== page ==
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Getting to know PLOS Mental Health: Community Mental Health

PLOS Mental Health considers submissions across the entire range of mental health-related disciplines and currently has 16 different sections. We’ll be sharing the visions of our sections and Section Editors over the coming months. First up, Community Mental Health, which is led by Gloria Wong alongside Boldale Mapayi. In this post we present a Q&A with Gloria…

Please tell us a little about yourself

[GW] I am currently Associate Professor at the School of Psychology and Clinical Language Sciences, University of Reading. Before coming to the UK, I received my undergraduate training in Philosophy & Psychology and PhD training in Psychiatry in Hong Kong, where I have worked in teaching and research roles for more than 10 years. My research goal is to apply knowledge from these disciplines to improve wellbeing of people with different mental health needs. I work with various populations including people with psychosis, dementia, and older people and young adults at risk of developing mental health conditions. Working directly with people with lived experience has always been my source of insight, as there is still so much unknown surrounding mental health conditions and the best way to support people experiencing them. I am co-leading two large-scale programmes in Hong Kong, JC JoyAge and LevelMind@JC, where we co-develop, with stakeholders, models of effective mental health prevention involving peers, ensuring that services are accessible, acceptable and user-friendly. My work has contributed to community mental health services being scaled up or routinely provided. My research has led to over 130 publications.  

What are your main areas of interest?

[GW] The field of mental health is (re)discovering the diversity of mental health experience and the ways in understanding ‘psychopathology’. We need research that is directly in touch with these experiences, where they happen – that is, in the community. I am particularly interested in understanding more about how prevention/interventions and care can be informed by these experiences, so that they can be more effective, appropriate, and personalised, while ensuring that services are accessible and equitable.

Why did you agree to join PLOS Mental Health as a Section Editor?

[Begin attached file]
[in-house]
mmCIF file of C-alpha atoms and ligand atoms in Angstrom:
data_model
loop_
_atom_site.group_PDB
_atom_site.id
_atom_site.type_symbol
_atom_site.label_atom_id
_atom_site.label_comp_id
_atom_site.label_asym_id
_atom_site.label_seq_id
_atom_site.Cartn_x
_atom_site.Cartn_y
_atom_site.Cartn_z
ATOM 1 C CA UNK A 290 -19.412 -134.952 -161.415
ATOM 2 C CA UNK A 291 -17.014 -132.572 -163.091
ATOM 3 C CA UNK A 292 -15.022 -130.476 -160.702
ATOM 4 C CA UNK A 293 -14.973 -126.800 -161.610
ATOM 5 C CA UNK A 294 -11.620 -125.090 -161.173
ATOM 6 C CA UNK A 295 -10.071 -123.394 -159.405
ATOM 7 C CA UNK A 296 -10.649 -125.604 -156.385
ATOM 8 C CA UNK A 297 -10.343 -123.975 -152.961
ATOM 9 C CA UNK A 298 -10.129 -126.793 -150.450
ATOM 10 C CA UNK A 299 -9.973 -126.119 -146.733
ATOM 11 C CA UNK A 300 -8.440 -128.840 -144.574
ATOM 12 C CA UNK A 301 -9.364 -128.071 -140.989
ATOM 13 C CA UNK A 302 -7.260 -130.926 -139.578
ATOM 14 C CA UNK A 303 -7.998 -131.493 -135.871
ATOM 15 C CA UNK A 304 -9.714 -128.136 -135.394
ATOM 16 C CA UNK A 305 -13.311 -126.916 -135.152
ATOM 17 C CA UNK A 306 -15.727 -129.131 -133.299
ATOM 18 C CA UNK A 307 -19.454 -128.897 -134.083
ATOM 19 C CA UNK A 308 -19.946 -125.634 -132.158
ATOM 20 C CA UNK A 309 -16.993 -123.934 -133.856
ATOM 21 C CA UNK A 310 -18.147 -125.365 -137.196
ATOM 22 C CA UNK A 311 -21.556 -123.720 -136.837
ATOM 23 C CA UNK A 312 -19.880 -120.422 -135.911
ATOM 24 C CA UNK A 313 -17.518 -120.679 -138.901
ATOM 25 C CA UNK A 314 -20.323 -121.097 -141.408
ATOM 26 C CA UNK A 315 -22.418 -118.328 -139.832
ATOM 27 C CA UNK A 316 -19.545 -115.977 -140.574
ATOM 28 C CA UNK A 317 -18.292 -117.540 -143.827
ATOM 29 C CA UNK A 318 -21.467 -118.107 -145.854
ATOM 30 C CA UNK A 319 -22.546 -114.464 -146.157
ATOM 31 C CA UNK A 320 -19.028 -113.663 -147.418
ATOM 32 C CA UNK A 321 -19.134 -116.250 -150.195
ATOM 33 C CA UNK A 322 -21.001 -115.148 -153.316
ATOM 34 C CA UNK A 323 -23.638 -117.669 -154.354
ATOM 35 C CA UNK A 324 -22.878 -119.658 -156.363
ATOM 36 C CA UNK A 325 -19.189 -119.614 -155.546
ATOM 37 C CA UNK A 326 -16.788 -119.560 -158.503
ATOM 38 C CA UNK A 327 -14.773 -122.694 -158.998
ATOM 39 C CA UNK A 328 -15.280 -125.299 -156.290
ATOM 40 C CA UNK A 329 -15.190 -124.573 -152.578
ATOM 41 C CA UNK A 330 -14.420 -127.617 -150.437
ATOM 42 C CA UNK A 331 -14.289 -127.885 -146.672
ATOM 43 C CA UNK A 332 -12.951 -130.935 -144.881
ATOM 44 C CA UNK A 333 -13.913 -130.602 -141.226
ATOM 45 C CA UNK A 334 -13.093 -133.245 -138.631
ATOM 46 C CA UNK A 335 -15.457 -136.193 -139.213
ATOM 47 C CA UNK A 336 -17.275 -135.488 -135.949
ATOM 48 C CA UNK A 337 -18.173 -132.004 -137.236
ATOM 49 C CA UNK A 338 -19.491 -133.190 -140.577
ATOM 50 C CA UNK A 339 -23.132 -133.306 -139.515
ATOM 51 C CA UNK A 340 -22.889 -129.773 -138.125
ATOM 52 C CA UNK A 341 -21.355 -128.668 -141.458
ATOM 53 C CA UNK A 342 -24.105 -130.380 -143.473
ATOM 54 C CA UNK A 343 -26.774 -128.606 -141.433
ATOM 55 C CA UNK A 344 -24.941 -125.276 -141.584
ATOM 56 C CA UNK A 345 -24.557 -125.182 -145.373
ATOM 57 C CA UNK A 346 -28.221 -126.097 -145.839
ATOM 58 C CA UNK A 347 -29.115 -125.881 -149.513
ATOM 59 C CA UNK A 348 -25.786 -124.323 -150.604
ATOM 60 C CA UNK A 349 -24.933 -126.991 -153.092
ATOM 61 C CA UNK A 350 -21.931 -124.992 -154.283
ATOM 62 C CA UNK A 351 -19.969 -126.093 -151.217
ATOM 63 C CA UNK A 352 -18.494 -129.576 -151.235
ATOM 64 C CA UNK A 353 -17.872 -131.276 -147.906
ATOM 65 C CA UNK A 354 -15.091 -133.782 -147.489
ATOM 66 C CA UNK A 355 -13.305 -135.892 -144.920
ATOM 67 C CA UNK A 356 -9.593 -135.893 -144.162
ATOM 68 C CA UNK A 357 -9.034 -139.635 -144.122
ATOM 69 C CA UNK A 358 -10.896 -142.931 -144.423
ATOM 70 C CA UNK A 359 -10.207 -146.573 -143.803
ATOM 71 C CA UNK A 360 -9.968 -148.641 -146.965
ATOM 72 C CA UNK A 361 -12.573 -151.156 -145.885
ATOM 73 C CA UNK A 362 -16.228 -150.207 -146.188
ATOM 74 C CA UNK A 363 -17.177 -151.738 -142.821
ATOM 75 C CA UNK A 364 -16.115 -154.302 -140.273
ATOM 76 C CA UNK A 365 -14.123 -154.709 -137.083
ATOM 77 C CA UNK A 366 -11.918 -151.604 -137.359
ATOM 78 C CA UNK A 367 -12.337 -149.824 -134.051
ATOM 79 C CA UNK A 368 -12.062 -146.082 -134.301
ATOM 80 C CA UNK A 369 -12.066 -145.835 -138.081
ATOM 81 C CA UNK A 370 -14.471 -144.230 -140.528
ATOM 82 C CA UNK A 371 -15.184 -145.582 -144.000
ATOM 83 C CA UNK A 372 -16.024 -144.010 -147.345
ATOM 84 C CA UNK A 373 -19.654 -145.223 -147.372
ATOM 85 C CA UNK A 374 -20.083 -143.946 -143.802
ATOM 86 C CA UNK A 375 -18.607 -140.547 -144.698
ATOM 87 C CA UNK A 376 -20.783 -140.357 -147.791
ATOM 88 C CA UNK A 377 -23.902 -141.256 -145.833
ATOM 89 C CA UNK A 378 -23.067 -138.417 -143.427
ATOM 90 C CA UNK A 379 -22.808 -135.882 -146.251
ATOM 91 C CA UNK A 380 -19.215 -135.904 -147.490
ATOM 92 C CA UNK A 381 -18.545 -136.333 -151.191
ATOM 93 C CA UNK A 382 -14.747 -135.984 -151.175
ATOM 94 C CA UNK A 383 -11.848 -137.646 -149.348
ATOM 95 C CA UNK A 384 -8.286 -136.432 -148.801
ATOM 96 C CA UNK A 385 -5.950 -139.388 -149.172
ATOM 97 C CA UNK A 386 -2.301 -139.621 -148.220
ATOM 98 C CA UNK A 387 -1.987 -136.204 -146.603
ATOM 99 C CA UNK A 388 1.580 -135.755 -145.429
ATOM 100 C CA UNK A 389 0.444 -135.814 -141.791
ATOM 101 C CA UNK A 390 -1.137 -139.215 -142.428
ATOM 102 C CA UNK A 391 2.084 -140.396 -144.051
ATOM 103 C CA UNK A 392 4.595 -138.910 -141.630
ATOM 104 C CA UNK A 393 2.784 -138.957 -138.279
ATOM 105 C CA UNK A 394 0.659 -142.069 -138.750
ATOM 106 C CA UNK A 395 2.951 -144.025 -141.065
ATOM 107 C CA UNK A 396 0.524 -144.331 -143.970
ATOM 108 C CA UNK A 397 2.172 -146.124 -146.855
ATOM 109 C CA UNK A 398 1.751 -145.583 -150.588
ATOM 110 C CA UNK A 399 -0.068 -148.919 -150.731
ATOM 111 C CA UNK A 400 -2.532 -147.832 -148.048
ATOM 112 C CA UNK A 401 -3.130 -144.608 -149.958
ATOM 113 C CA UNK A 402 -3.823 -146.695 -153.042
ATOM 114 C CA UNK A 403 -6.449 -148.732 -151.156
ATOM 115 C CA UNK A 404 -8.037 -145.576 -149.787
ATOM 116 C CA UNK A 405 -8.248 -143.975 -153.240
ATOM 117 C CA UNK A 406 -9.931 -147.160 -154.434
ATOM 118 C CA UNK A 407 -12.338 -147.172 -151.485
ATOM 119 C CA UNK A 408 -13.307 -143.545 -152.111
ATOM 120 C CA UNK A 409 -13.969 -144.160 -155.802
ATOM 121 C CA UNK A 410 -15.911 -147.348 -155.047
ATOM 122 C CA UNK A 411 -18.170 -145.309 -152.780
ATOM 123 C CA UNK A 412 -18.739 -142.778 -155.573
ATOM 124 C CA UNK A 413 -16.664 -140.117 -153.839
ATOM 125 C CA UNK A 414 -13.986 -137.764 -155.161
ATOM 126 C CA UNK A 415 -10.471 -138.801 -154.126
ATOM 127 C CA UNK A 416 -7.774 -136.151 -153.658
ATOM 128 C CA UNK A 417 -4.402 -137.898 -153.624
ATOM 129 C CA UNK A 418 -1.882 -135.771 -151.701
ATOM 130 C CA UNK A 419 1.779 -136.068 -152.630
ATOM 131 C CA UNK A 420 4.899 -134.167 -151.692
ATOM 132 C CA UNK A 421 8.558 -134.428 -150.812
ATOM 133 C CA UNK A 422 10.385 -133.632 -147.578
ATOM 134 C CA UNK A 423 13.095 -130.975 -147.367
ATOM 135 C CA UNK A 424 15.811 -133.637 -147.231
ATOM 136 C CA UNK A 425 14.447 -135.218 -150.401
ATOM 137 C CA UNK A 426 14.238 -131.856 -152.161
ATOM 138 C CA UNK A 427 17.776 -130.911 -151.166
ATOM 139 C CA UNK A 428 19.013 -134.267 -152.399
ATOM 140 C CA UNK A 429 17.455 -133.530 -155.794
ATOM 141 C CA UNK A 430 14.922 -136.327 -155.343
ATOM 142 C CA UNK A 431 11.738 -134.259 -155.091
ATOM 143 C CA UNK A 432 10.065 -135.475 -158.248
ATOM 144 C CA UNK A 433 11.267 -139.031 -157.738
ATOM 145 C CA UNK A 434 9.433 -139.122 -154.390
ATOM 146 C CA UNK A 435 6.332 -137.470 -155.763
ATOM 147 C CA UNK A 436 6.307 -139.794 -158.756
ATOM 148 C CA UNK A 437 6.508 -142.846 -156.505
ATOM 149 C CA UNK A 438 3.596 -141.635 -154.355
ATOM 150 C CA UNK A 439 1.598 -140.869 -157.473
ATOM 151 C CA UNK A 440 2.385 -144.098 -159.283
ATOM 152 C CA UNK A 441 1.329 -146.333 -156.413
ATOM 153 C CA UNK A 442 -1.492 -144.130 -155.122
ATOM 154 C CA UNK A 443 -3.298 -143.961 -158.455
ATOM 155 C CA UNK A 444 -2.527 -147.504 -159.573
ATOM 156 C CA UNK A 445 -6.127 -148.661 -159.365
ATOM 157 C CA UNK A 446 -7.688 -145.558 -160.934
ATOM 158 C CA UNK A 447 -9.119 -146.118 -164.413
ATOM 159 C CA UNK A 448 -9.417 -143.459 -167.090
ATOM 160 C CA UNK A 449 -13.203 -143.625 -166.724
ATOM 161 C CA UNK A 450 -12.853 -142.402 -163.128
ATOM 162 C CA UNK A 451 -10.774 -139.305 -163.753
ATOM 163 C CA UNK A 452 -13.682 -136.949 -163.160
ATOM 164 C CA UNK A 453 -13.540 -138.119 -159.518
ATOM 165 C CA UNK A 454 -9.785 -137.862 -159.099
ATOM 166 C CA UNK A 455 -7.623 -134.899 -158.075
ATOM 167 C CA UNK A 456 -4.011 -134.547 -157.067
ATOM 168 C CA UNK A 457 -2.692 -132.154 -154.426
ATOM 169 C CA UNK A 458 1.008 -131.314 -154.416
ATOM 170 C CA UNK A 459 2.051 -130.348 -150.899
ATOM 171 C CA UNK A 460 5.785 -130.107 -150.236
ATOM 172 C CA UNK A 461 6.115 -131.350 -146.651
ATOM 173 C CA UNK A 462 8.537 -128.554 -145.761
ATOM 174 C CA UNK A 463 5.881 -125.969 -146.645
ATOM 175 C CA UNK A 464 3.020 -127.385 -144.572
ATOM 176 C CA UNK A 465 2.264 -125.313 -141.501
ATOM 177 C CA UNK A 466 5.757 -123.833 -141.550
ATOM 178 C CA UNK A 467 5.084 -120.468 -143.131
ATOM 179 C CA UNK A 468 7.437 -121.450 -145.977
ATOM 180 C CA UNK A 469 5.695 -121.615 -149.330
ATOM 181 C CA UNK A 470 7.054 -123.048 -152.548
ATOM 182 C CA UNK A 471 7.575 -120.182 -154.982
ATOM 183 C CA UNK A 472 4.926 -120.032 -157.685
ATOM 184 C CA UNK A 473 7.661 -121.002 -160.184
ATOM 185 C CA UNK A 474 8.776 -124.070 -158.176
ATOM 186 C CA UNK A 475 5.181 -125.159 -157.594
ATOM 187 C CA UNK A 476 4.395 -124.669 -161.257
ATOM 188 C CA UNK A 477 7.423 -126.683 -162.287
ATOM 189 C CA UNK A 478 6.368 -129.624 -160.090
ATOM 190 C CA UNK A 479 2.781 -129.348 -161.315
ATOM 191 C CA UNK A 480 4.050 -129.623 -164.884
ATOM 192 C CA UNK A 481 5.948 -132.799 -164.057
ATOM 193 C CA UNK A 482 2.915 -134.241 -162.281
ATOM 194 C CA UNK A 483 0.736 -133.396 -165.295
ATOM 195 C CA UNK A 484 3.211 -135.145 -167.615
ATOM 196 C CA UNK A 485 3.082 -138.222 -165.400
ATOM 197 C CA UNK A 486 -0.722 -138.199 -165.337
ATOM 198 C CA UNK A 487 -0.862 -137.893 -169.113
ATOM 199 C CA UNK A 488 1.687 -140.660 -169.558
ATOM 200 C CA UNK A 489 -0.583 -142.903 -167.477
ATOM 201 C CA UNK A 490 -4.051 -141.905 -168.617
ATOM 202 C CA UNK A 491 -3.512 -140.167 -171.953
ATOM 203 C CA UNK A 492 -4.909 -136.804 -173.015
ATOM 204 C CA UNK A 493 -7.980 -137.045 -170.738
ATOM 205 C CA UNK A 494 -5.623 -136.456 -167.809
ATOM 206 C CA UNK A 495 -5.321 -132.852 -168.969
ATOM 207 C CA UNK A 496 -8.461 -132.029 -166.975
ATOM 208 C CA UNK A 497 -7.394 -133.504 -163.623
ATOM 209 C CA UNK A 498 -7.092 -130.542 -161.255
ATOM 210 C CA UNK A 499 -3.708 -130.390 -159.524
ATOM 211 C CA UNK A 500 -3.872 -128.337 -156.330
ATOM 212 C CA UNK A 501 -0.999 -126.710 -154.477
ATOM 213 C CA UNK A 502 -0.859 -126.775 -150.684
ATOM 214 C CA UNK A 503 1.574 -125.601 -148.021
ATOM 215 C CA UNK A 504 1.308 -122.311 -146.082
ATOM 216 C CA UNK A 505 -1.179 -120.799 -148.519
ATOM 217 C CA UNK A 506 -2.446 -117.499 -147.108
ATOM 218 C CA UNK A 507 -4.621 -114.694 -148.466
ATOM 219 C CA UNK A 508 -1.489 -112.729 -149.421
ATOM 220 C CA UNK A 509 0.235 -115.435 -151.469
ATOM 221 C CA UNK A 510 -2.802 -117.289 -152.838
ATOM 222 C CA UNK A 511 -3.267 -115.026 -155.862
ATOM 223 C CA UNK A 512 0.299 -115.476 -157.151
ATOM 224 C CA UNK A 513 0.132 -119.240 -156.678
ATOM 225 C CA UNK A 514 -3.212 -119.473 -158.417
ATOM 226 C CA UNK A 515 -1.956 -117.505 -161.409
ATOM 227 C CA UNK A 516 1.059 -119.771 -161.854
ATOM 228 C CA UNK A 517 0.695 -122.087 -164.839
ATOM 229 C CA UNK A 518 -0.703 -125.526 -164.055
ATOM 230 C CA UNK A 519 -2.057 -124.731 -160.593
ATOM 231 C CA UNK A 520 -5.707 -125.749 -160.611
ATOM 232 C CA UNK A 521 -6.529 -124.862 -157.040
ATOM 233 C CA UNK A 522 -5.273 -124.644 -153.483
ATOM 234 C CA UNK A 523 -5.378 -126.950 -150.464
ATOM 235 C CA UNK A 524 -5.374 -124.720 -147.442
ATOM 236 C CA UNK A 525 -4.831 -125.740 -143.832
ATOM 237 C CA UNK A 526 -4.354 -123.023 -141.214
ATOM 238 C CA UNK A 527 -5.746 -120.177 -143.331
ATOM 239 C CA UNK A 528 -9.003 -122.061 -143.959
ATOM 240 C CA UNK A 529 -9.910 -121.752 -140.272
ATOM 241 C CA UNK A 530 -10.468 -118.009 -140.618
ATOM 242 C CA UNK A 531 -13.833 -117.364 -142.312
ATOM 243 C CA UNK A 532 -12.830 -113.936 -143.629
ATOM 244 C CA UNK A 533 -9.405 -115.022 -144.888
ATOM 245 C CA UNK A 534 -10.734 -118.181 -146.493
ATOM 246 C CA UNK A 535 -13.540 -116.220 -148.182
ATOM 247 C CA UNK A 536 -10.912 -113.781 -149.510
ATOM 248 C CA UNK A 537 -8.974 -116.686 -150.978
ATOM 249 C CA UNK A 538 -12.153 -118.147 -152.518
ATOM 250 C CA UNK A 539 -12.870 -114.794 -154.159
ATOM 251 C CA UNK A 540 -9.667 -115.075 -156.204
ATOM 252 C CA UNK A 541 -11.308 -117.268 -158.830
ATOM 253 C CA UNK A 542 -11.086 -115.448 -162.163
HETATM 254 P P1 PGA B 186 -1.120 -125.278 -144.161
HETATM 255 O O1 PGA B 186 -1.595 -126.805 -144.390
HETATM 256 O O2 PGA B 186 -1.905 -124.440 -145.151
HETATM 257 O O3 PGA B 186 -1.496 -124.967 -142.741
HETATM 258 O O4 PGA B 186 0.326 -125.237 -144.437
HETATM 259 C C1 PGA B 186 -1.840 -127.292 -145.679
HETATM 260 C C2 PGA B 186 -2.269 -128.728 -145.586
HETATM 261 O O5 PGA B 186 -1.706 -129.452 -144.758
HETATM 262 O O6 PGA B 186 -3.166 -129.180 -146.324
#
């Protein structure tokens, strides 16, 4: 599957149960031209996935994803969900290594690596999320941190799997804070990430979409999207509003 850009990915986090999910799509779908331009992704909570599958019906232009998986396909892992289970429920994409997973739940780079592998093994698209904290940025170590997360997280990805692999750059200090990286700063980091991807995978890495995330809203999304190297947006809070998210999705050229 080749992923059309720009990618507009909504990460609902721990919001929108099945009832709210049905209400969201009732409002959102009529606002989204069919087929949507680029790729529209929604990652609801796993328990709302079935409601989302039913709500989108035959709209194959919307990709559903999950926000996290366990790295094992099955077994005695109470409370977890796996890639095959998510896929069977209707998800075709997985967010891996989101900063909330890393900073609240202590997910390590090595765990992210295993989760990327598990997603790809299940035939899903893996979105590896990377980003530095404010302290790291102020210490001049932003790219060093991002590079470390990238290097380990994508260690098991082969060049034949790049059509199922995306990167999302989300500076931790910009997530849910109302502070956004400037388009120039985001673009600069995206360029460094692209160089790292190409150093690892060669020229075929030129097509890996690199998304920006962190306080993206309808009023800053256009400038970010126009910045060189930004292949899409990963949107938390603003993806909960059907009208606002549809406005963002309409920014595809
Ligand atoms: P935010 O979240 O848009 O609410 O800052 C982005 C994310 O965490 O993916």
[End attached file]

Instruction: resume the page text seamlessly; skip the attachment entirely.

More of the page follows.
[GW] Nowadays I would be very careful before committing to journal invitations. I agreed to join the team because I really appreciate the journal’s focus on giving a voice to people with lived experience in mental health. Many journals tend to emphasize performance metrics, but this one stands out for its mission-driven approach. I believe it addresses an important gap in mental health research, and I would like to be part of that effort.

Many journals tend to emphasize performance metrics, but this one stands out for its mission-driven approach

What kind of submissions would you like to see in the Community Mental Health section/what do you think are the most pressing questions of your field at the moment?

[GW] I would love to see research reports with a strong emphasis on lived experience influence and involvement. And research that provides direction to solving real-world challenges in community mental health. One of the most pressing issues is mental health human resources: we have come a long way in advancing psychotherapies and psychosocial interventions, yet the majority of these evidence-based interventions are inaccessible as they often require highly specialised training and specific skills. Meanwhile the need for mental health support is huge and ever growing. The field needs to hear more from researchers who partner with people with lived experience in tackling this grand challenge in community mental health. 

Check out the latest content from PLOS Mental Health. Some of our Community Mental Health highlights include:

  • An Opinion Piece on how we should frame the use of lay counselling initiatives in communities globally
  • A study on how stigma varies with mental health condition and gender in rural Uganda
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